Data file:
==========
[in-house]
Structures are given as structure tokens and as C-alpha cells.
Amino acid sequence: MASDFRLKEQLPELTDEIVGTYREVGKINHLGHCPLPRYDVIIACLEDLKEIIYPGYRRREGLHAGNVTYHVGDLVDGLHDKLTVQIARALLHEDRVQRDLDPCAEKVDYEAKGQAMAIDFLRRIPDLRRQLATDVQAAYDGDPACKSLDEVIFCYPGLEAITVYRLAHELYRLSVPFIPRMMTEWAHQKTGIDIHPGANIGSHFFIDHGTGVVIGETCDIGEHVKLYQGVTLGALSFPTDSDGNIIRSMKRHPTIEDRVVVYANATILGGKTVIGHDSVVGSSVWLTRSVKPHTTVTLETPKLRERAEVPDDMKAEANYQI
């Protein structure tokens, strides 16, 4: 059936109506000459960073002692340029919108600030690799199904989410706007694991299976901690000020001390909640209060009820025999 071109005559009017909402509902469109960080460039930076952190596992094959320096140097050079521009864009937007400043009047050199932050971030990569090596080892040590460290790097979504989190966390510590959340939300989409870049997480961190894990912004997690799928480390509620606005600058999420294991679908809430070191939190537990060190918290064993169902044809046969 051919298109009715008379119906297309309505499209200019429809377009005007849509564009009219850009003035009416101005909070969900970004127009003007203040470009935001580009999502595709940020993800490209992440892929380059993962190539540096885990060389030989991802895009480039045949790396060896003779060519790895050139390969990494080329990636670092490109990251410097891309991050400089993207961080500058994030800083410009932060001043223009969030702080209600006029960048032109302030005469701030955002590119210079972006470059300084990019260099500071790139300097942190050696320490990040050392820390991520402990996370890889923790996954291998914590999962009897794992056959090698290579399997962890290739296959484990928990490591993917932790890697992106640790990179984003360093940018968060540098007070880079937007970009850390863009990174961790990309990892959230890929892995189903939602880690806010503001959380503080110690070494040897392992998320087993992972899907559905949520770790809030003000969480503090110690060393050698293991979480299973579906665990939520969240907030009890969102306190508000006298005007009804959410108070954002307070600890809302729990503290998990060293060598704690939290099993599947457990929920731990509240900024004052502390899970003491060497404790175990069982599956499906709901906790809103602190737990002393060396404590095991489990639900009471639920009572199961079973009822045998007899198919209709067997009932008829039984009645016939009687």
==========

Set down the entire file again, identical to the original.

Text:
[in-house]
Structures are given as structure tokens and as C-alpha cells.
Amino acid sequence: MASDFRLKEQLPELTDEIVGTYREVGKINHLGHCPLPRYDVIIACLEDLKEIIYPGYRRREGLHAGNVTYHVGDLVDGLHDKLTVQIARALLHEDRVQRDLDPCAEKVDYEAKGQAMAIDFLRRIPDLRRQLATDVQAAYDGDPACKSLDEVIFCYPGLEAITVYRLAHELYRLSVPFIPRMMTEWAHQKTGIDIHPGANIGSHFFIDHGTGVVIGETCDIGEHVKLYQGVTLGALSFPTDSDGNIIRSMKRHPTIEDRVVVYANATILGGKTVIGHDSVVGSSVWLTRSVKPHTTVTLETPKLRERAEVPDDMKAEANYQI
């Protein structure tokens, strides 16, 4: 059936109506000459960073002692340029919108600030690799199904989410706007694991299976901690000020001390909640209060009820025999 071109005559009017909402509902469109960080460039930076952190596992094959320096140097050079521009864009937007400043009047050199932050971030990569090596080892040590460290790097979504989190966390510590959340939300989409870049997480961190894990912004997690799928480390509620606005600058999420294991679908809430070191939190537990060190918290064993169902044809046969 051919298109009715008379119906297309309505499209200019429809377009005007849509564009009219850009003035009416101005909070969900970004127009003007203040470009935001580009999502595709940020993800490209992440892929380059993962190539540096885990060389030989991802895009480039045949790396060896003779060519790895050139390969990494080329990636670092490109990251410097891309991050400089993207961080500058994030800083410009932060001043223009969030702080209600006029960048032109302030005469701030955002590119210079972006470059300084990019260099500071790139300097942190050696320490990040050392820390991520402990996370890889923790996954291998914590999962009897794992056959090698290579399997962890290739296959484990928990490591993917932790890697992106640790990179984003360093940018968060540098007070880079937007970009850390863009990174961790990309990892959230890929892995189903939602880690806010503001959380503080110690070494040897392992998320087993992972899907559905949520770790809030003000969480503090110690060393050698293991979480299973579906665990939520969240907030009890969102306190508000006298005007009804959410108070954002307070600890809302729990503290998990060293060598704690939290099993599947457990929920731990509240900024004052502390899970003491060497404790175990069982599956499906709901906790809103602190737990002393060396404590095991489990639900009471639920009572199961079973009822045998007899198919209709067997009932008829039984009645016939009687």